President Obama talks a good game when it comes to the military, but it is his actions not his words that reveal the truth. When it comes to honoring military personnel for their service, Barack Obama shakes hands with one hand while stabbing them in the back with the other.
A good case in point is that of Sergeant Rafael Peralta who, while serving in Fallujah in 2004, gave his life to save the lives of his fellow Marines. In a final but fatal heroic act, an already wounded Sergeant Peralta used his body to cover a live grenade that would have killed or injured several members of his squad. As a result of this selfless act, Peralta was recommended for the Medal of Honor, a recommendation that has been turned down twice by the Obama administration in spite of support from a Congressman and the Secretary of the Navy.
The Medal of Honor is the most prestigious combat decoration a soldier, sailor, airmen, or Marine can earn. How prestigious is it? Even the lowliest Private who earns the Medal of Honor is saluted by the highest ranking general in the military. It is also the most difficult combat decoration to earn. How difficult is it to earn the Medal of Honor? Most of them are awarded posthumously. Although it came into being during the Civil War, the Medal of Honor did not achieve the prestige it now commands until later. As a result of changes in how it is awarded, the Medal of Honor has been very sparingly awarded since World War I. It is now even more difficult to earn than in the past. Why? Because of political gamesmanship on the part of liberal politicians in the Obama administration.
Fallujah was a hellhole for the Marines fighting there, one of the most deadly sectors in Iraq. Firefights were fierce and frequent. While leading his squad of Marines in trying to clear a house of insurgents, a firefight broke out and Sergeant Peralta was badly wounded. When a live grenade landed in the midst of his squad, Peralta—without a thought for his own life—reached out and pulled it under his body. By knowingly and willingly absorbing the killing blast, Peralta saved the lives of his fellow Marines. The case would seem like a natural for the award of our nation’s highest combat medal. After all, many of the Medals of Honor that have been awarded were earned by warriors who dove on a live grenade to save their fellow warriors.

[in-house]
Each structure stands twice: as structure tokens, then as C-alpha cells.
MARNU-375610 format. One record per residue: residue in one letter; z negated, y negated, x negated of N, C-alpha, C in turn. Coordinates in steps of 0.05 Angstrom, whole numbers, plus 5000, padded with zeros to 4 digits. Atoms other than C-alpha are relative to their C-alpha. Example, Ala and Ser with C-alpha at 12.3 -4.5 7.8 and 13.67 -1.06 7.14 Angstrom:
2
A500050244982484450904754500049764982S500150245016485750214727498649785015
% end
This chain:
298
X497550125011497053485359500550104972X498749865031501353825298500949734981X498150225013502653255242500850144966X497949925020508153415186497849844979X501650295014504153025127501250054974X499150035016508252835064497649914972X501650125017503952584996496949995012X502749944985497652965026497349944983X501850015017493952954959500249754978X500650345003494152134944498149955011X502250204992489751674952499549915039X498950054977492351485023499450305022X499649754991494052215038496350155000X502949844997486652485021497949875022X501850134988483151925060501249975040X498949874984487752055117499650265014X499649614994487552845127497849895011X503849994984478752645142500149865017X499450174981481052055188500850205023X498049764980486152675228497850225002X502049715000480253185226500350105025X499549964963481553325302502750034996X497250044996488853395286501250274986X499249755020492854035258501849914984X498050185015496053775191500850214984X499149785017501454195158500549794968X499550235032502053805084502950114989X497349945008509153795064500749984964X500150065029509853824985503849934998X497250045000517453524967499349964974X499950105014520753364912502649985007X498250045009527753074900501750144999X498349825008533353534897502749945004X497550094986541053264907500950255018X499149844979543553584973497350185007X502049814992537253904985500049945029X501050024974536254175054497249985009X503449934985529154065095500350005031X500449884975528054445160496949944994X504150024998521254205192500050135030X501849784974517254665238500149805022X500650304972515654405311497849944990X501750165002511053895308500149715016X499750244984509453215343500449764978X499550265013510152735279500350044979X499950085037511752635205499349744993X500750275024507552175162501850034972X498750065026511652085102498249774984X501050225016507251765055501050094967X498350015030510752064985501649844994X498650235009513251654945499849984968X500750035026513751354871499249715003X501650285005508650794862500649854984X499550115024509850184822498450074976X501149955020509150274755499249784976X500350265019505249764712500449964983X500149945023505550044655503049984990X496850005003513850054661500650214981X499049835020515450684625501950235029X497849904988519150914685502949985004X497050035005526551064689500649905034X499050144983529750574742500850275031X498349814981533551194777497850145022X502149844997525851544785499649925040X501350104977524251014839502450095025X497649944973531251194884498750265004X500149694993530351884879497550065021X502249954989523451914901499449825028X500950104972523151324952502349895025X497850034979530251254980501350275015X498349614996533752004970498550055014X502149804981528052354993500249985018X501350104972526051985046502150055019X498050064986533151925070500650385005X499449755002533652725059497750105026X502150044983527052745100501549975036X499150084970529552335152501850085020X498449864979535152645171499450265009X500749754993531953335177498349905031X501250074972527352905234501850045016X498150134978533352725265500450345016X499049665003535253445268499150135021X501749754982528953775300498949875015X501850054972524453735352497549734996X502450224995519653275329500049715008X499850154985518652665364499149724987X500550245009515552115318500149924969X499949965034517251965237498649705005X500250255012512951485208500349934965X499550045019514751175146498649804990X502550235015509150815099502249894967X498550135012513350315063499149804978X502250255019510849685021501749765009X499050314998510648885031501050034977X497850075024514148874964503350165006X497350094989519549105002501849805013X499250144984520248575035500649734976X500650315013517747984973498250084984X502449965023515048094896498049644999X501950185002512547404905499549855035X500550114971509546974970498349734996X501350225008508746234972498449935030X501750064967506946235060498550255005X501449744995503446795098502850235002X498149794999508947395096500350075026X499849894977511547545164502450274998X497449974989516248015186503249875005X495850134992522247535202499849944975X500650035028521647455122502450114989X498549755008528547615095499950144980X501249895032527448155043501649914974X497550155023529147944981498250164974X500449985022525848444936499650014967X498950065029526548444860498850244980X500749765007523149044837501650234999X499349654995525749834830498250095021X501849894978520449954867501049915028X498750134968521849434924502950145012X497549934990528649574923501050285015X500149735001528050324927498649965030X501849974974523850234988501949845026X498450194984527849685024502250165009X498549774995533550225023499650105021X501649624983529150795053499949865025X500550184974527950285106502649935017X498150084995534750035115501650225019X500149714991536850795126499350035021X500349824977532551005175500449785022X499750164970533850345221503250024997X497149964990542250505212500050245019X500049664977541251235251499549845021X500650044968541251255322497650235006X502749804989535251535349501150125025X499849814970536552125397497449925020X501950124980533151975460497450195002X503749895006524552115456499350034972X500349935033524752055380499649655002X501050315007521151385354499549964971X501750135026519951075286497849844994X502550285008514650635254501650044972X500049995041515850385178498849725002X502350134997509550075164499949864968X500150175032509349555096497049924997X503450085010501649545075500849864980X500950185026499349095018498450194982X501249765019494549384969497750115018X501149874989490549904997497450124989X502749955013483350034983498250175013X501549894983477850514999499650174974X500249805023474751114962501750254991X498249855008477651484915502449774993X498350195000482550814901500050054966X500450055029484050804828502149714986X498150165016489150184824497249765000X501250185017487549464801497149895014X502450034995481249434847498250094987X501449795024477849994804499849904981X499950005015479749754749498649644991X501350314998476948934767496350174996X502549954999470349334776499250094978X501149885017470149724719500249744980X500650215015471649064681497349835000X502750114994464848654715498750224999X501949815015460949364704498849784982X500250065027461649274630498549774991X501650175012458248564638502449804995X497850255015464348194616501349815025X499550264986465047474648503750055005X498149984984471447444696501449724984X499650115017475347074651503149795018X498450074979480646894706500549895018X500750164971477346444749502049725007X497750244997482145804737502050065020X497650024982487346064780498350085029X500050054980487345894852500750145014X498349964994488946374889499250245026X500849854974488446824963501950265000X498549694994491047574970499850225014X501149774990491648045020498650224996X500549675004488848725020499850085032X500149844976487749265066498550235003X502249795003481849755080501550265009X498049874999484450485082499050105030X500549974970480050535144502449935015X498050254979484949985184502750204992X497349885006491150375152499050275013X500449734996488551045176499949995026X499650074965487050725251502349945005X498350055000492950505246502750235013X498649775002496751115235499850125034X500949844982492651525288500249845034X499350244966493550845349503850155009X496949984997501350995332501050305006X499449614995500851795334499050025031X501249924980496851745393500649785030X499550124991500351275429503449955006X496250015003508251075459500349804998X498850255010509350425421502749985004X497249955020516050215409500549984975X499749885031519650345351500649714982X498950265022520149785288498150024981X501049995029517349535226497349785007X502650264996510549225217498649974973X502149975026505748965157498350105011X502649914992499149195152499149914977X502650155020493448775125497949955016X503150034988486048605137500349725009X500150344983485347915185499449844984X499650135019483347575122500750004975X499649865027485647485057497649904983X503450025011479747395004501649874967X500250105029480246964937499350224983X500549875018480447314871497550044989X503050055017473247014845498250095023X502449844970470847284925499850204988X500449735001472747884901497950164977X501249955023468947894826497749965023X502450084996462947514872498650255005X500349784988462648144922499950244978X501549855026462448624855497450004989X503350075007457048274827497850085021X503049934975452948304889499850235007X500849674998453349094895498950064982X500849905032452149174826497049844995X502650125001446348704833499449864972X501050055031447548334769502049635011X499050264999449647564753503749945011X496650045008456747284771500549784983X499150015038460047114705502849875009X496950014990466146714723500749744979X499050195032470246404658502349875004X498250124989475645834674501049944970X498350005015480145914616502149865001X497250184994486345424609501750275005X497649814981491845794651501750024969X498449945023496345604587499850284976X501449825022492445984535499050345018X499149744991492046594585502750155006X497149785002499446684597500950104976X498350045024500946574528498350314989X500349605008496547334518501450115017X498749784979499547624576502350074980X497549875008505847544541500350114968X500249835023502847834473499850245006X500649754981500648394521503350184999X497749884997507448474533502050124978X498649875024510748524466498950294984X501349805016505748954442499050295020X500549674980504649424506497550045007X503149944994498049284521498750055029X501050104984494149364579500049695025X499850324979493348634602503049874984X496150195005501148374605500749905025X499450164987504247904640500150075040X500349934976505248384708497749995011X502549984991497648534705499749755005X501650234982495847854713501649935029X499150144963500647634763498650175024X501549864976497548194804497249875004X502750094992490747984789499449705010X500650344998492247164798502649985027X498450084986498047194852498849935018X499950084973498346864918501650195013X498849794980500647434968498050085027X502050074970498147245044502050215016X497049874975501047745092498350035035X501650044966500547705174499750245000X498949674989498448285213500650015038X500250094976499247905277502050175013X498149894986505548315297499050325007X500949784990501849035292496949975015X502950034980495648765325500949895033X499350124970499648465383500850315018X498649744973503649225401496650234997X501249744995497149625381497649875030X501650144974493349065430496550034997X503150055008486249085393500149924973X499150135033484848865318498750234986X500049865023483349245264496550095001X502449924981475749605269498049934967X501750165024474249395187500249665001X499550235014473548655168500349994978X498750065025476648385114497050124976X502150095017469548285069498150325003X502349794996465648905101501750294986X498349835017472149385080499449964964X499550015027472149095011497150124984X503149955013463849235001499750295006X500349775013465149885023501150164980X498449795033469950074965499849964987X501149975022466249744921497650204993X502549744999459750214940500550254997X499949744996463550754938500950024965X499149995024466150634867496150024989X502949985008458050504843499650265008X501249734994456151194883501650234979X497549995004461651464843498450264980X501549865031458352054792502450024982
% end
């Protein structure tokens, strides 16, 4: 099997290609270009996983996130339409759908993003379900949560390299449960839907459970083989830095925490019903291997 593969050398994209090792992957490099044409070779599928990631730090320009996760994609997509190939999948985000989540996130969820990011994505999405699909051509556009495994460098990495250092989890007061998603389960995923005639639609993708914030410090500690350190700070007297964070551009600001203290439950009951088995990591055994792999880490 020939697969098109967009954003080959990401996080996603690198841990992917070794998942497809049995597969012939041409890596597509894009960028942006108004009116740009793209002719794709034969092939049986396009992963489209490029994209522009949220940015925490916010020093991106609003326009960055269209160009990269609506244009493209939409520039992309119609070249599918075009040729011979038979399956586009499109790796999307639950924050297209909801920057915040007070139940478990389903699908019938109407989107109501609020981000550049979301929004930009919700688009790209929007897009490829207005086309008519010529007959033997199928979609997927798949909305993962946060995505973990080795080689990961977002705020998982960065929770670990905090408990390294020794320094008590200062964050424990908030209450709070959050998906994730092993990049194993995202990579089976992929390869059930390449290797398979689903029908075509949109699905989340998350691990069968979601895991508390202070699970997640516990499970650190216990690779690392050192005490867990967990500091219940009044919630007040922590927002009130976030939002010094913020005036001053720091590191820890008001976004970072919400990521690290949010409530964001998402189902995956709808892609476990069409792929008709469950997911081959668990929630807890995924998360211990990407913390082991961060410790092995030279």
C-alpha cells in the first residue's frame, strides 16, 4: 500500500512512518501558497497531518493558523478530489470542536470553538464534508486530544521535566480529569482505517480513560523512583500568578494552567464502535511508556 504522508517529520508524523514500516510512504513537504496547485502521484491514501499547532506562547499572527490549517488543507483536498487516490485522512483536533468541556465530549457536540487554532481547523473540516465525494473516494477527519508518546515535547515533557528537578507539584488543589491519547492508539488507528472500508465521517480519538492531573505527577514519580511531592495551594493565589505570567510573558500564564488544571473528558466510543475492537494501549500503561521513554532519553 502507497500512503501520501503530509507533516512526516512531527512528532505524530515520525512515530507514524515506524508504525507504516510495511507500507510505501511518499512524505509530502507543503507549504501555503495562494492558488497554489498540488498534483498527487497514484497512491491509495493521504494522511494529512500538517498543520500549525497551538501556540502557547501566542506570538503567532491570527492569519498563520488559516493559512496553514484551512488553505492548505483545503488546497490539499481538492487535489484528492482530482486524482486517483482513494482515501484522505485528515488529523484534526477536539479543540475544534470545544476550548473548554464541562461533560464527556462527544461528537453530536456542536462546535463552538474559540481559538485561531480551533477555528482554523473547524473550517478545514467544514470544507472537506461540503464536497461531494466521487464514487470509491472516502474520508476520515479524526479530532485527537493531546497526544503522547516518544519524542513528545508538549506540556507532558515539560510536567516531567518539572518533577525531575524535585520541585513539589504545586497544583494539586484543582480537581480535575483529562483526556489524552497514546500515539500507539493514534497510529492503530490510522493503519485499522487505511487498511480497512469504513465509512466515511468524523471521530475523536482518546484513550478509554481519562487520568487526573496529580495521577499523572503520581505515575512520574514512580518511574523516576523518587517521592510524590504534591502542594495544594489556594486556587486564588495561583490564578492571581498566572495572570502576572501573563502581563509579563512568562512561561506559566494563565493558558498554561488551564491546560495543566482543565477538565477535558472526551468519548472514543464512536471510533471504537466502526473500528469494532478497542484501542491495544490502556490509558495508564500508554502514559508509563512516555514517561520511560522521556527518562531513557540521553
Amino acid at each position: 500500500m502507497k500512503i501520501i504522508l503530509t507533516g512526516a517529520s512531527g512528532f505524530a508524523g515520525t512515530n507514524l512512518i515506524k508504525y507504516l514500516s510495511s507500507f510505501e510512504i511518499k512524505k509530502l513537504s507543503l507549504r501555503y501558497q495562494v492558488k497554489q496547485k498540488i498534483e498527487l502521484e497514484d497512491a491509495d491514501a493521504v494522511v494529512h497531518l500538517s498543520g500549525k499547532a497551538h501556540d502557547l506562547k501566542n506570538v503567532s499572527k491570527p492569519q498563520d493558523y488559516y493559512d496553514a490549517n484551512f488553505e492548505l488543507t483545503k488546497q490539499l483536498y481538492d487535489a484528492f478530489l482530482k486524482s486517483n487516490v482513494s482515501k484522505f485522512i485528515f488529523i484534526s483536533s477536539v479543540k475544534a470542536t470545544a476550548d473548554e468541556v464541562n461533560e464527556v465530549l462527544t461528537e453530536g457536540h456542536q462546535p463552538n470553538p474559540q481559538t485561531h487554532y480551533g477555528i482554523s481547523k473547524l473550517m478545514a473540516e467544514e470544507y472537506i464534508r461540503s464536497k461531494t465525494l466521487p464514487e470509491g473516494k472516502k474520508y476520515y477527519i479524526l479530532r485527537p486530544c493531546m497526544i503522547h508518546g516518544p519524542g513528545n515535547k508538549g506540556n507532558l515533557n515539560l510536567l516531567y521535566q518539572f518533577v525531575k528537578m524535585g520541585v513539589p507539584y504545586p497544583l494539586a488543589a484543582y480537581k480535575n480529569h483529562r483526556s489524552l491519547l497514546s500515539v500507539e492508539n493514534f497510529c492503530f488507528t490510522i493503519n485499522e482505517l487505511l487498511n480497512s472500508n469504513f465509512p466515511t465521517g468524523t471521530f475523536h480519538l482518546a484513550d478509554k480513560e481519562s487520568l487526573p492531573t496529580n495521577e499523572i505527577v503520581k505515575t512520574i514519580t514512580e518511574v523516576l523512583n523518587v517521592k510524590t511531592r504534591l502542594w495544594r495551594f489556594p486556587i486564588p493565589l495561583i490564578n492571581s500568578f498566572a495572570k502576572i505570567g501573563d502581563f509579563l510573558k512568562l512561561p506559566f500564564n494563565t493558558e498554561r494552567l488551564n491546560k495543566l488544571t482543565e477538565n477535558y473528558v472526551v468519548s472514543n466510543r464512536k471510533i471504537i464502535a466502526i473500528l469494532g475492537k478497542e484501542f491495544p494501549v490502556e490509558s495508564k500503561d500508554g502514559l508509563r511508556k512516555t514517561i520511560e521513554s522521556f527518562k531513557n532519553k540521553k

Despite eyewitness reports, then Secretary of Defense Robert M. Gates denied the recommendation that Peralta be awarded the Medal of Honor. Peralta was instead awarded the Navy Cross, the second highest medal a Marine can earn. The Navy Cross is a distinguished decoration to be respected and honored. The Marine Corps’ most decorated warrior, Chesty Puller, was himself denied the Medal of Honor more than once—many believe for political reasons within the military—and wound up receiving the Navy Cross five times. It is an honor of the first order to be awarded the Navy Cross, but the Navy Cross is not the Medal of Honor, and with eyewitness accounts supporting the award of our nation’s highest combat decoration, Peralta’s family is right to be disappointed.
Gates originally denied the recommendation that Peralta be awarded the Medal of Honor on the basis of alleged forensic evidence that is dubious at best. Forensic specialists claim that Peralta was likely already dead when the courageous act in question occurred and, as a result, could not have done what eyewitnesses claim. This opinion gives rise to an obvious question: If he did not do what the eyewitnesses claim, why was he given a medal at all? If he was dead and did not pull the live grenade under his body as witnesses claim, the only medal that should have been awarded is the Purple Heart.
When Peralta’s family received support from Secretary of the Navy Ray Mabus and U.S. Representative Duncan Hunter, a veteran Marine who served in Iraq, Secretary of Defense Leon Panetta agreed to review the case. Having done so, he too denied Peralta the Medal of Honor. Although he claimed there were still unanswered questions in the case, many think he denied the request for political reasons: he did not want to overturn the decision of his predecessor in the Obama Administration. Consider the words of Lance Corporal Robert Reynolds, one of the Marine’s saved by Peralta’s selfless action that tragic day in Fallujah: “If he didn’t sweep it (the grenade) under his body, I would be dead because I was five feet from him.”
In an administration that truly respects the military, Sergeant Peralta would have been awarded the Medal of Honor. Not wanting to overrule your predecessor is no reasons to deny a young Marine who died for his country and his fellow Marines what is due him. Unfortunately, Sergeant Peralta and his family got what everyone else who deals with the Obama administration gets: politics.